Popcorn Lung: Information on Causes, Diagnosis & Treatments
Bill Allen | December 11, 2020 | Worker’s Compensation
Bronchiolitis obliterans, also called “popcorn lung,” is a severe, chronic lung disease that worsens over time. Popcorn lung damages the smallest airways of the lung called bronchioles. It is mainly caused by breathing in toxins over time.
Many different chemicals have been found to cause popcorn lung. Harvard researchers found that 75% of e-cigarettes contain diacetyl, a chemical linked to popcorn lung.
Causes of Popcorn Lung
When doctors first discovered popcorn lung in 2000, the disease was found in eight patients who formerly worked at a microwave popcorn factory. They had all inhaled diacetyl, a chemical used as a flavoring. Once researchers linked diacetyl to popcorn lung, most manufacturers stopped using diacetyl as a flavoring.
Diacetyl is not the only flavoring that has been linked to bronchiolitis obliterans. The CDC publishes warnings about more than a thousand flavorings that can lead to popcorn lung if they are inhaled. Chemicals linked to popcorn lung if inhaled include, but are not limited to:
- Metal oxide fumes (a byproduct of welding)
- Formaldehyde (used in glues and building materials)
- Ammonia; and
Many less common chemicals can cause bronchiolitis obliterans if inhaled.
Bronchiolitis obliterans can also be caused by severe respiratory infections like pneumonia, bronchitis, or RSV. Populations at risk for developing bronchiolitis obliterans include rheumatic patients and lung transplant patients.
Diagnosing Popcorn Lung
Doctors use symptoms, medical history, exposure history, and testing to diagnose bronchiolitis obliterans. It is important to share your symptoms and history candidly with your doctor.
Symptoms of bronchiolitis obliterans are similar to other respiratory conditions. For this reason, the doctor must be made aware of any potential exposure to chemicals or toxins that may have been inhaled at work or in other environments.
Symptoms of Popcorn Lung
Symptoms of popcorn lung include shortness of breath, dry cough, and wheezing if you don’t have asthma or a cold. Feeling tired or fatigued without any reason can be a symptom of bronchiolitis obliterans. Symptoms develop over weeks or months.
Popcorn lung symptoms can worsen during exercise or strenuous work. Other symptoms include irritation like a skin rash, depending on whether the patient was exposed to a chemical and the level of the exposure. The symptoms of bronchiolitis obliterans worsen over time.
The doctor will probably start by listening to your lungs and breath sounds. Your doctor may also order a chest X-ray or computerized tomography (CT) scan. Several X-rays from different angles create a more complete picture and if the doctor notices something abnormal on the X-ray, they may order the CT scan. Images from CT scans are two-dimensional, cross-sectional images that provide even more information.
Doctors may also test how well your lungs are working with lung function tests. One common lung function test is spirometry. Spirometry tests measure how much air the lungs can hold and how forcefully the air can be exhaled from the lungs. Other lung function tests include:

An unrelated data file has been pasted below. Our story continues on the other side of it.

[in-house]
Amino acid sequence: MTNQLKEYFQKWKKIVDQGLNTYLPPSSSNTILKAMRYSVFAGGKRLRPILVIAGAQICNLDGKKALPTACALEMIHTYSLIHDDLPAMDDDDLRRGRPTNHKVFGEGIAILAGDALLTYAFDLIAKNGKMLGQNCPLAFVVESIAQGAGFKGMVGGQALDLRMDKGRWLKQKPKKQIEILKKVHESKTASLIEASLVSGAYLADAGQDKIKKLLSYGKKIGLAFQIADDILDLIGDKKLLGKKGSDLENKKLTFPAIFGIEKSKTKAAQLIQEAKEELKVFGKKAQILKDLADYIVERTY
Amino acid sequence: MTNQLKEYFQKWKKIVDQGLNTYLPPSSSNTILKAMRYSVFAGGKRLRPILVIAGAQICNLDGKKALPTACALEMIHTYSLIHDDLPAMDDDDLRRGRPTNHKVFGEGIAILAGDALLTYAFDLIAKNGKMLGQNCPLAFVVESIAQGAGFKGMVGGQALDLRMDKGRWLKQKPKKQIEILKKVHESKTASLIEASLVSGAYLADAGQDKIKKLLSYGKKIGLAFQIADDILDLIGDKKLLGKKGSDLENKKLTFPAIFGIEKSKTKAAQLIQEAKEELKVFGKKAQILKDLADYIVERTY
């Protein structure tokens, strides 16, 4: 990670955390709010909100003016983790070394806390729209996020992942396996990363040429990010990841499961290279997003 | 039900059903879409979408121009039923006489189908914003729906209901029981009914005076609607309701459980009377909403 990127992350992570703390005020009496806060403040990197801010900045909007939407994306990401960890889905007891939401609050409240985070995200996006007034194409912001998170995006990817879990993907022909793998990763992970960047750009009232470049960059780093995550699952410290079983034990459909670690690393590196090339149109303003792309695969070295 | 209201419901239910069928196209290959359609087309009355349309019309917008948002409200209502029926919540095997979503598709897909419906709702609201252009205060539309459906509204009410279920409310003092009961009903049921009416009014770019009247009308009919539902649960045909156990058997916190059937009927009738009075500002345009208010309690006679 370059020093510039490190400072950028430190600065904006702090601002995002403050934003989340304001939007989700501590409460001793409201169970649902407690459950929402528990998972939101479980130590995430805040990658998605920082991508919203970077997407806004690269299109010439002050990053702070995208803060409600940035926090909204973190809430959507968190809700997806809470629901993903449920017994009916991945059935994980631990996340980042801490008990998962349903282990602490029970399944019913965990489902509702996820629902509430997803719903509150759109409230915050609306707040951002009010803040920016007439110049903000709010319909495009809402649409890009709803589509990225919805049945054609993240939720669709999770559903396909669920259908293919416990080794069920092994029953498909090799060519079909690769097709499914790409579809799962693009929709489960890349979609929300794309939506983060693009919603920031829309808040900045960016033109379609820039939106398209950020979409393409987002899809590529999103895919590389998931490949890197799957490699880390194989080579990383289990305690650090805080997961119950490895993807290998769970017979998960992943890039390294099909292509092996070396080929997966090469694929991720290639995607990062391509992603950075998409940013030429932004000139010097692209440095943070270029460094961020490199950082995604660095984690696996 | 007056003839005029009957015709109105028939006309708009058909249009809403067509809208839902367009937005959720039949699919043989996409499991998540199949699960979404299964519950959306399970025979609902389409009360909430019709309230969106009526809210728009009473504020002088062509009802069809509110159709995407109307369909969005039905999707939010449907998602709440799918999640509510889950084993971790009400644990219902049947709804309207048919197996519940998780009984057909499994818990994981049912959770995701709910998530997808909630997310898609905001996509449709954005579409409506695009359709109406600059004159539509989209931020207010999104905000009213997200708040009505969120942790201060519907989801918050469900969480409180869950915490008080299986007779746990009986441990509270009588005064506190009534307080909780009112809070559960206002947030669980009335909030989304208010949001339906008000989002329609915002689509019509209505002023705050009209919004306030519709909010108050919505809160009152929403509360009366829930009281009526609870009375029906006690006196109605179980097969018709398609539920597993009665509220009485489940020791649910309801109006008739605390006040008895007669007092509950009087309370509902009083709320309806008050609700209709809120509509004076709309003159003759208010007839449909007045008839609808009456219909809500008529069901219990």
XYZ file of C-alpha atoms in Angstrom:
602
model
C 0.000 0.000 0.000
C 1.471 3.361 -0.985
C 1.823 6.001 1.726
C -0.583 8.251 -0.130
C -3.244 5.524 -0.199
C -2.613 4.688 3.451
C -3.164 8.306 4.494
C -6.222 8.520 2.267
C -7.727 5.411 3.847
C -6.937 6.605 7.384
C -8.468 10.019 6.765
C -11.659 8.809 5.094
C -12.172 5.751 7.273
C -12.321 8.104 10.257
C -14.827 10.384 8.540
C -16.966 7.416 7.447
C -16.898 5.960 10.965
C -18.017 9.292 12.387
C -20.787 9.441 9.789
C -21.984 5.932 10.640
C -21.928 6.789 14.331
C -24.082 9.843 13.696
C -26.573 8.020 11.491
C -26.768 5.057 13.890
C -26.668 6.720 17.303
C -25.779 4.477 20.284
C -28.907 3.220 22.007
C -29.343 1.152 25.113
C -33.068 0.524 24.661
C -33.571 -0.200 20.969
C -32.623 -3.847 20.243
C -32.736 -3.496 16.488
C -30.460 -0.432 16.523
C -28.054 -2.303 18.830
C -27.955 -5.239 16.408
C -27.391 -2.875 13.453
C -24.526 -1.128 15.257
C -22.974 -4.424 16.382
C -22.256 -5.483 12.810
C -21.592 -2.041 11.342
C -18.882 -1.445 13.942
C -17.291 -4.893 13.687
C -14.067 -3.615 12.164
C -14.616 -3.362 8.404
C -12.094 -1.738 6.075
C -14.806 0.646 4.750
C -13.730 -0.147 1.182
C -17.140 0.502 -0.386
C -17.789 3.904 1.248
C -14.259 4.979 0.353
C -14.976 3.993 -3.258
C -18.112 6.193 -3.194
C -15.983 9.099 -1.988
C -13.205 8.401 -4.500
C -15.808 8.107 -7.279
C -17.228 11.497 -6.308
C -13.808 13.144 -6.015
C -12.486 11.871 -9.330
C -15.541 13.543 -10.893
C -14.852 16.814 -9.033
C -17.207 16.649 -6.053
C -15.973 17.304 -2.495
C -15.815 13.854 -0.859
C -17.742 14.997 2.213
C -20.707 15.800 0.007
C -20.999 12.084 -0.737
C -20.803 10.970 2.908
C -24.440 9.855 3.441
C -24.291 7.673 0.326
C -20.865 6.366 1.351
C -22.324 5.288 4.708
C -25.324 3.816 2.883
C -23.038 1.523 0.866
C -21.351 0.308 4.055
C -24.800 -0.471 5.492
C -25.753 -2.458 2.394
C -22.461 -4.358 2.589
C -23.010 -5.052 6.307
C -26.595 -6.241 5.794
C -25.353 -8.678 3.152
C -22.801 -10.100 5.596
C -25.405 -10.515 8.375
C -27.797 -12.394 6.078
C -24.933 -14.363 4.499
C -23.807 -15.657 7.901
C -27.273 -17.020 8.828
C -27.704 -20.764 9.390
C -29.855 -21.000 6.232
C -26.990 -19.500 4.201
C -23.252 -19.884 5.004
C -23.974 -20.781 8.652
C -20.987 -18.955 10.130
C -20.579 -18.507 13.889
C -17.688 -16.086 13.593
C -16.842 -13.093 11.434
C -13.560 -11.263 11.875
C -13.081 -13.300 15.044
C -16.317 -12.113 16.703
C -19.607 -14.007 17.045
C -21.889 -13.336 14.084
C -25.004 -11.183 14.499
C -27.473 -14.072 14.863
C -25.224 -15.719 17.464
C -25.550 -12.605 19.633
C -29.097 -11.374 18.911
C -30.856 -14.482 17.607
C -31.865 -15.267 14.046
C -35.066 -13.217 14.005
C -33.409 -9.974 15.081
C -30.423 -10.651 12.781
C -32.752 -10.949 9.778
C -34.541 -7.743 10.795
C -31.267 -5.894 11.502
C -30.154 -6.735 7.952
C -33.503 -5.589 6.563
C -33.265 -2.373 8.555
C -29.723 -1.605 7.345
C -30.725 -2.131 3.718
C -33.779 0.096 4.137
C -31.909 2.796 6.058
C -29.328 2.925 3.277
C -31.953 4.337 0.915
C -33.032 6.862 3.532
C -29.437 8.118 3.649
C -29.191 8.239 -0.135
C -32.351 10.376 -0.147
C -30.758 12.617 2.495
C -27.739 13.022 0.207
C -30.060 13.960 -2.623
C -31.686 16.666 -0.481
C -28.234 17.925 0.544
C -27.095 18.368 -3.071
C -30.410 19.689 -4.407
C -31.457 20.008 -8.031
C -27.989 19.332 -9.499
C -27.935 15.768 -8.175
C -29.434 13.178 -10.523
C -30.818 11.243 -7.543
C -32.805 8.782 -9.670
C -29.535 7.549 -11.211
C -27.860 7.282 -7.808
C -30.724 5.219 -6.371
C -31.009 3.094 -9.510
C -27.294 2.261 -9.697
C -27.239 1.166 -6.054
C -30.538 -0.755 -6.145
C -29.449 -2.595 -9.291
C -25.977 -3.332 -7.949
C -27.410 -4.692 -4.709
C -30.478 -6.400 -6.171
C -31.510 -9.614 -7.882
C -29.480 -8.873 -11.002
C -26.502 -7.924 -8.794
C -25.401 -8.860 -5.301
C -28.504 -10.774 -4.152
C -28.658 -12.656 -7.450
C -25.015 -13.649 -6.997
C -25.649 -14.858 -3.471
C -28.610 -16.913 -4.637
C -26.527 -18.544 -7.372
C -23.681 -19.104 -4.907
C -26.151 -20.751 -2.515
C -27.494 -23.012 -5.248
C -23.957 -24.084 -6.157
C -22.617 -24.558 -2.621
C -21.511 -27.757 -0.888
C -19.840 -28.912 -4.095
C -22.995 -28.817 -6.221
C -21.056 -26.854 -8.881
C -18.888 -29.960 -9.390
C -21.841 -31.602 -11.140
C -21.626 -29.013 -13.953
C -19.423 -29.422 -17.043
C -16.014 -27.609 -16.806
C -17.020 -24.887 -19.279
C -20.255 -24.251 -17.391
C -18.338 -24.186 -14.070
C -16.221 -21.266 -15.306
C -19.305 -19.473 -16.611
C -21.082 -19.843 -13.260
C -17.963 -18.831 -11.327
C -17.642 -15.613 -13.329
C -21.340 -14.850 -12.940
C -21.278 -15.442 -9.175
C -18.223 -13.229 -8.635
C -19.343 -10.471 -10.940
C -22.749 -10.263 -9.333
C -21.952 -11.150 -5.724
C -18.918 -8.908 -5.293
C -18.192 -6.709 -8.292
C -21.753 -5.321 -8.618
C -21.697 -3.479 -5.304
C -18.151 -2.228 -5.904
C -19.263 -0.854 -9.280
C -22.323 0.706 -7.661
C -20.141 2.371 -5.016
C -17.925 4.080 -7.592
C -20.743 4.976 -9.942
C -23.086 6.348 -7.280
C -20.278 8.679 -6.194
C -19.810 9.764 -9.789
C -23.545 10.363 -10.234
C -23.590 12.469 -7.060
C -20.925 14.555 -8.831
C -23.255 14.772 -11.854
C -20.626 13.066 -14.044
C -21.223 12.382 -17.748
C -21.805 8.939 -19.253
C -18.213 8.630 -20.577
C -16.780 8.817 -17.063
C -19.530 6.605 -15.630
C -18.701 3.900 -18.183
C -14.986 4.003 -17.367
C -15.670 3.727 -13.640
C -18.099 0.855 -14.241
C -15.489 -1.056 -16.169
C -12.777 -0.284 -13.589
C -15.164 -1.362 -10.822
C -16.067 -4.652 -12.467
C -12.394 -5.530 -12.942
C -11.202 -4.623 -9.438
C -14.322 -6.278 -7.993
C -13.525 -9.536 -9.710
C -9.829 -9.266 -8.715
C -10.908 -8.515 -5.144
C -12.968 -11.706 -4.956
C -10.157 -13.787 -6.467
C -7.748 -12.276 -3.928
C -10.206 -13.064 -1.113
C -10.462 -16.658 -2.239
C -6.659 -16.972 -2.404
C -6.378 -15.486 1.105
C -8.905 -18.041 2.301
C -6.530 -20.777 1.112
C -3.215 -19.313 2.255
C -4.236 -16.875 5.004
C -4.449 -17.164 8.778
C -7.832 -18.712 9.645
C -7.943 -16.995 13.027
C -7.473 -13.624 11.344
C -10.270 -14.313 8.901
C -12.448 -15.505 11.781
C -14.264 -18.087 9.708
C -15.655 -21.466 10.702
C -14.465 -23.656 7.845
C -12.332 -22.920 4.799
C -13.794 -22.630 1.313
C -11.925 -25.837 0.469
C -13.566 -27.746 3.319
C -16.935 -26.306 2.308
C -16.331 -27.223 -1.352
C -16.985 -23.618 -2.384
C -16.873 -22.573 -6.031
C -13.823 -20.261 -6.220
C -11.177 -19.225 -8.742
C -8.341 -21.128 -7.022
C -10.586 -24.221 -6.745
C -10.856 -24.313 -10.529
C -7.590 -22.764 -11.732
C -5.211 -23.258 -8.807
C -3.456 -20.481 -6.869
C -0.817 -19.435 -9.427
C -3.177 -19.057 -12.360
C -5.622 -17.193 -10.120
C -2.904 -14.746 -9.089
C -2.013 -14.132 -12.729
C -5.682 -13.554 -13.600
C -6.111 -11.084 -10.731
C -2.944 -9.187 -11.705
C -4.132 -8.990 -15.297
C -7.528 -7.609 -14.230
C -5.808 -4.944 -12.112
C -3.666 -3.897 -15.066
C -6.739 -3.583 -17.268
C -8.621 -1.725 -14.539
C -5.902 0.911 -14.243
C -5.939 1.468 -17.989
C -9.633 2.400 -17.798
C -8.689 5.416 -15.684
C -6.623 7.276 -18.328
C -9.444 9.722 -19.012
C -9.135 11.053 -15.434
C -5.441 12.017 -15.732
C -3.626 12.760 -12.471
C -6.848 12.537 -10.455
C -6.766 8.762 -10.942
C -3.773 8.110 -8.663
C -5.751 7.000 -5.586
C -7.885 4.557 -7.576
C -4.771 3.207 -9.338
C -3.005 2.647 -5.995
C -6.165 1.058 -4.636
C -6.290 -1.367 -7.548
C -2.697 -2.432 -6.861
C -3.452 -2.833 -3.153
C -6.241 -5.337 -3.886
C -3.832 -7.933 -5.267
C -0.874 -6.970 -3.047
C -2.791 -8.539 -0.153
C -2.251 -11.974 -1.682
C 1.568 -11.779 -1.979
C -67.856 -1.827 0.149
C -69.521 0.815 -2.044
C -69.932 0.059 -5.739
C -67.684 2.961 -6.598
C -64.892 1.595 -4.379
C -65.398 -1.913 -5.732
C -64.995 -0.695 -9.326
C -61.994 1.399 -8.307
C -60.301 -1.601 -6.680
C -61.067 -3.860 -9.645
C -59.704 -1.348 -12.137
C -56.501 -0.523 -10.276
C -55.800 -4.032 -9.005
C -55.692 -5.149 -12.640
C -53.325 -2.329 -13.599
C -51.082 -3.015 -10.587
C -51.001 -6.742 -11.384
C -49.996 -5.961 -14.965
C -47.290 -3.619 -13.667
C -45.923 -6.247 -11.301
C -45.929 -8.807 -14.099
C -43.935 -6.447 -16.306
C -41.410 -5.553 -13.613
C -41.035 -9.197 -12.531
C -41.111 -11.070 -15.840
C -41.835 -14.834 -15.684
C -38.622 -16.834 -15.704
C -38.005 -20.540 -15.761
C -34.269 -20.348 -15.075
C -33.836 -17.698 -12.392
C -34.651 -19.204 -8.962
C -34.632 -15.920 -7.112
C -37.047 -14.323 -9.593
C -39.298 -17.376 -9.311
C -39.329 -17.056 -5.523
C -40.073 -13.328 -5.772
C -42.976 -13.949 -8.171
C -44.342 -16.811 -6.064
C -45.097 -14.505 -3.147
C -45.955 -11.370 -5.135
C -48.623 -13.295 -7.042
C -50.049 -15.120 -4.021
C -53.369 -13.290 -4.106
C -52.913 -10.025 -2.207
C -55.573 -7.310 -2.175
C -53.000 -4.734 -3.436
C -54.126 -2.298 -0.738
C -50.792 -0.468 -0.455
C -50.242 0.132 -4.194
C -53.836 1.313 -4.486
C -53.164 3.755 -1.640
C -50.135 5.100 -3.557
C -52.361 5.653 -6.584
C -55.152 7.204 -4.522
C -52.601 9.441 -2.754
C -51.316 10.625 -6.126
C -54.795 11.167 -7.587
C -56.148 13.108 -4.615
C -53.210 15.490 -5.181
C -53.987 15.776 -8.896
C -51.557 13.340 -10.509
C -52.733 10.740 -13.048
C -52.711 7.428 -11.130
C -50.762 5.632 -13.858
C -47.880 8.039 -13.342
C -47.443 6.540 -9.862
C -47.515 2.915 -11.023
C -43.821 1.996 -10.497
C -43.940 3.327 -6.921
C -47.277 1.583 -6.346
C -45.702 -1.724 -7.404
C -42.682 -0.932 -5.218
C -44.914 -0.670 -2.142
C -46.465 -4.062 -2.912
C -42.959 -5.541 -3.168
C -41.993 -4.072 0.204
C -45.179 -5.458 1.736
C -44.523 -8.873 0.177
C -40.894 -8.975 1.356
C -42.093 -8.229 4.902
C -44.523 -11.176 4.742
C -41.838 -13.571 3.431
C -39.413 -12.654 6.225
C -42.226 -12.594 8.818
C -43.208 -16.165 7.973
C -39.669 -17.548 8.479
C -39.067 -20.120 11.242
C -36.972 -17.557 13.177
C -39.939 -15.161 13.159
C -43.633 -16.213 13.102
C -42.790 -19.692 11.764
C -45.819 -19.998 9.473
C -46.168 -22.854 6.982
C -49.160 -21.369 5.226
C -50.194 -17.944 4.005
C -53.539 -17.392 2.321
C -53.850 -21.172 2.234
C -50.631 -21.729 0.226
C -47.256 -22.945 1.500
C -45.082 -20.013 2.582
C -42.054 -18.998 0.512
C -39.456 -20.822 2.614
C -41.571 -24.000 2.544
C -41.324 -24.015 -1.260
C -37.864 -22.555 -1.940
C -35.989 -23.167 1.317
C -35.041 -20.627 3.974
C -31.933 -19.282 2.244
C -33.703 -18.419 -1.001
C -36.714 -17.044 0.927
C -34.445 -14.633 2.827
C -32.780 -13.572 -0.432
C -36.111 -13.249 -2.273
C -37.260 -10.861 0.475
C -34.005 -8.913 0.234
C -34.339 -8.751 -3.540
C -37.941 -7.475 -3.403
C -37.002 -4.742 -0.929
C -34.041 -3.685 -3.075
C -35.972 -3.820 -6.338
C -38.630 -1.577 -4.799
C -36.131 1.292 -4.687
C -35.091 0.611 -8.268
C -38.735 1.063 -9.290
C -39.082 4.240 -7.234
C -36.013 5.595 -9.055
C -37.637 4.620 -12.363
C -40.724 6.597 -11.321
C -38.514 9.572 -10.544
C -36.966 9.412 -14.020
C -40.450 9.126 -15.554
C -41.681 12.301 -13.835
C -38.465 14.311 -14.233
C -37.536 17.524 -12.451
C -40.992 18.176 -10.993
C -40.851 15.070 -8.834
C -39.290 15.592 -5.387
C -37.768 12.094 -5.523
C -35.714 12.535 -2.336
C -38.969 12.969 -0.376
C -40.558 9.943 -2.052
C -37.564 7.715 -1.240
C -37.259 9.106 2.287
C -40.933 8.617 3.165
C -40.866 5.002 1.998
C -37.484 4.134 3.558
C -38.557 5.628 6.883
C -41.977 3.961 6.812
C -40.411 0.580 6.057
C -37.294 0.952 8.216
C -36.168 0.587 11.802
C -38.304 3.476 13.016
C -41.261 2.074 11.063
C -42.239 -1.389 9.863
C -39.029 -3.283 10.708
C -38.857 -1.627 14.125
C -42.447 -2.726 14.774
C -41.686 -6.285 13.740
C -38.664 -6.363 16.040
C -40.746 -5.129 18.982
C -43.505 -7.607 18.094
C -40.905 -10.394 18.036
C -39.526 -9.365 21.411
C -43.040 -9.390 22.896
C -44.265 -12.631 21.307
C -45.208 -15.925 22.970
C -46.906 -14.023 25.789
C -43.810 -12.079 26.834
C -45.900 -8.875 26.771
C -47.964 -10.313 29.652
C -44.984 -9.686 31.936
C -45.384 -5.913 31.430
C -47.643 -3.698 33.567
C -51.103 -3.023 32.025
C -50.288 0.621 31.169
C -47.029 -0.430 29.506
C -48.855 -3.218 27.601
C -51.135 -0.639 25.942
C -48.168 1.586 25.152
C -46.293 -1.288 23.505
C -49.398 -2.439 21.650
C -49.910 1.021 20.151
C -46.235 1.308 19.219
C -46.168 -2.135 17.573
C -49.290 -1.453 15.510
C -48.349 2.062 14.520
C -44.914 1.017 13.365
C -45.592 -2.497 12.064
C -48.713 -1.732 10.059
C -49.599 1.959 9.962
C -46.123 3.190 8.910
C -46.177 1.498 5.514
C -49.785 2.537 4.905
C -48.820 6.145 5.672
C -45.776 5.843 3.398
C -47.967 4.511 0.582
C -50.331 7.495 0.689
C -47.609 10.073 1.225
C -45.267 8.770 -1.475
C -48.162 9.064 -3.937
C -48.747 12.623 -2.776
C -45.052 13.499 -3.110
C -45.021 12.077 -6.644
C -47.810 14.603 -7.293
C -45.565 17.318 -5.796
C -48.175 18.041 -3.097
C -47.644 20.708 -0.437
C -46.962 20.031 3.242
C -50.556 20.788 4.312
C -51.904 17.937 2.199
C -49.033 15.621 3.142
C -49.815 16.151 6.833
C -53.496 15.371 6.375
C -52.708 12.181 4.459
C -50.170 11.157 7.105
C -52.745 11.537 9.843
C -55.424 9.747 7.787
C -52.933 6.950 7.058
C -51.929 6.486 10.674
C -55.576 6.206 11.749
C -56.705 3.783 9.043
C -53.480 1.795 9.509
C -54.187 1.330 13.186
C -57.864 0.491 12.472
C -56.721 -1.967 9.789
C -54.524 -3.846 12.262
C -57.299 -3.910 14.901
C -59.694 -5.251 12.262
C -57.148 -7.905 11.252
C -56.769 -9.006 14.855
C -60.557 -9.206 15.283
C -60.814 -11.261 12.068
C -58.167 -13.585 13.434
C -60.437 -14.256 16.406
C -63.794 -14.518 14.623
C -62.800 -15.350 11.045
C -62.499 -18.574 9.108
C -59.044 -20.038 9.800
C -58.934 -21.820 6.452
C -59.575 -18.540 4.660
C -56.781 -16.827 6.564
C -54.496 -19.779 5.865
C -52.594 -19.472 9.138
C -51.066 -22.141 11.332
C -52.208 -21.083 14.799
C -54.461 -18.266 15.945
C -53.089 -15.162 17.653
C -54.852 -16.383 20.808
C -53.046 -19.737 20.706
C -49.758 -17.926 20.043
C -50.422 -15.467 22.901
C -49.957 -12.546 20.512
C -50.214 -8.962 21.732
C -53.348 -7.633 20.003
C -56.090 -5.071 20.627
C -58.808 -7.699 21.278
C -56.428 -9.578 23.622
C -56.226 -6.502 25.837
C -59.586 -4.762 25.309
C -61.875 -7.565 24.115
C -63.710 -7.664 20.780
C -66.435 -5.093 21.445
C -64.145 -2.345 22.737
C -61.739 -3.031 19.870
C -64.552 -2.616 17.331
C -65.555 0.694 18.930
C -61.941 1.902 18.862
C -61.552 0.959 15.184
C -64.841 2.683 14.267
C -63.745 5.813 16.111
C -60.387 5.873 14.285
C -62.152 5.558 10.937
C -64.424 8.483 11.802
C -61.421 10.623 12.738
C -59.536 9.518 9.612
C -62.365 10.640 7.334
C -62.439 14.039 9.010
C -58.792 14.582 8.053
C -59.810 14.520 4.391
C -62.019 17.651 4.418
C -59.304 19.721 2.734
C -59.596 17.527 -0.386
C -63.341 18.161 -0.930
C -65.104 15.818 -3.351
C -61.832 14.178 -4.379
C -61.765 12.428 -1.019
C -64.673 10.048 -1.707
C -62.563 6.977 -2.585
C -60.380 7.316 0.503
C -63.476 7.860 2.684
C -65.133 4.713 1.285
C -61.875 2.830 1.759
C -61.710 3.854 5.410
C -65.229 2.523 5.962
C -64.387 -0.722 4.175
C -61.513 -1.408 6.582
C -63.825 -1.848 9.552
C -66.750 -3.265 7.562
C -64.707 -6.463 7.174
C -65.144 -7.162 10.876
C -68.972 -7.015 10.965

- Lung volume testing;
- Diffusing capacity testing; and
- Exercise testing.
The tests may be conducted repeatedly to ensure accurate results. If none of these non-invasive tests lead to a clear diagnosis, a lung biopsy may be required.
Treating Popcorn Lung
There is no cure for popcorn lung. Bronchiolitis obliterans is irreversible and causes permanent damage. However, if caught early, some treatments can slow the disease and reduce the symptoms.
If the disease was caused by inhaling toxic chemicals, the first line of defense is to reduce exposure. If you cannot change jobs or work in a different environment, your next best option is to use robust personal protective equipment.
Doctors may prescribe medications to help ease the symptoms. Patients may be prescribed cough suppressants to ease a persistent cough.
Antibiotics or steroids may lessen inflammation that might scar the lungs. Corticosteroids fight inflammation but they also weaken the immune system. By weakening the immune system, steroids help prevent further scarring damage.
Medications that open the lungs, called bronchodilators, can help ease labored breathing. They are often administered through an inhaler. You might also use supplemental oxygen to increase blood oxygen levels to combat shortness of breath.
Lung transplant is sometimes, but rarely, indicated for the treatment of popcorn lung. It is only recommended for life-threatening conditions and patients who do not respond to other treatments. Unfortunately, popcorn lung may reoccur as a complication of the lung transplant.
If left untreated, popcorn lung can be fatal. You should seek medical treatment if you think you may have been exposed to harmful chemicals.
Treatment for chronic conditions like popcorn lung can be costly. You may be able to seek recovery for the costs of medical treatment if you have popcorn lung due to exposure to chemicals at work. Contact a worker’s compensation attorney to learn more about your rights.
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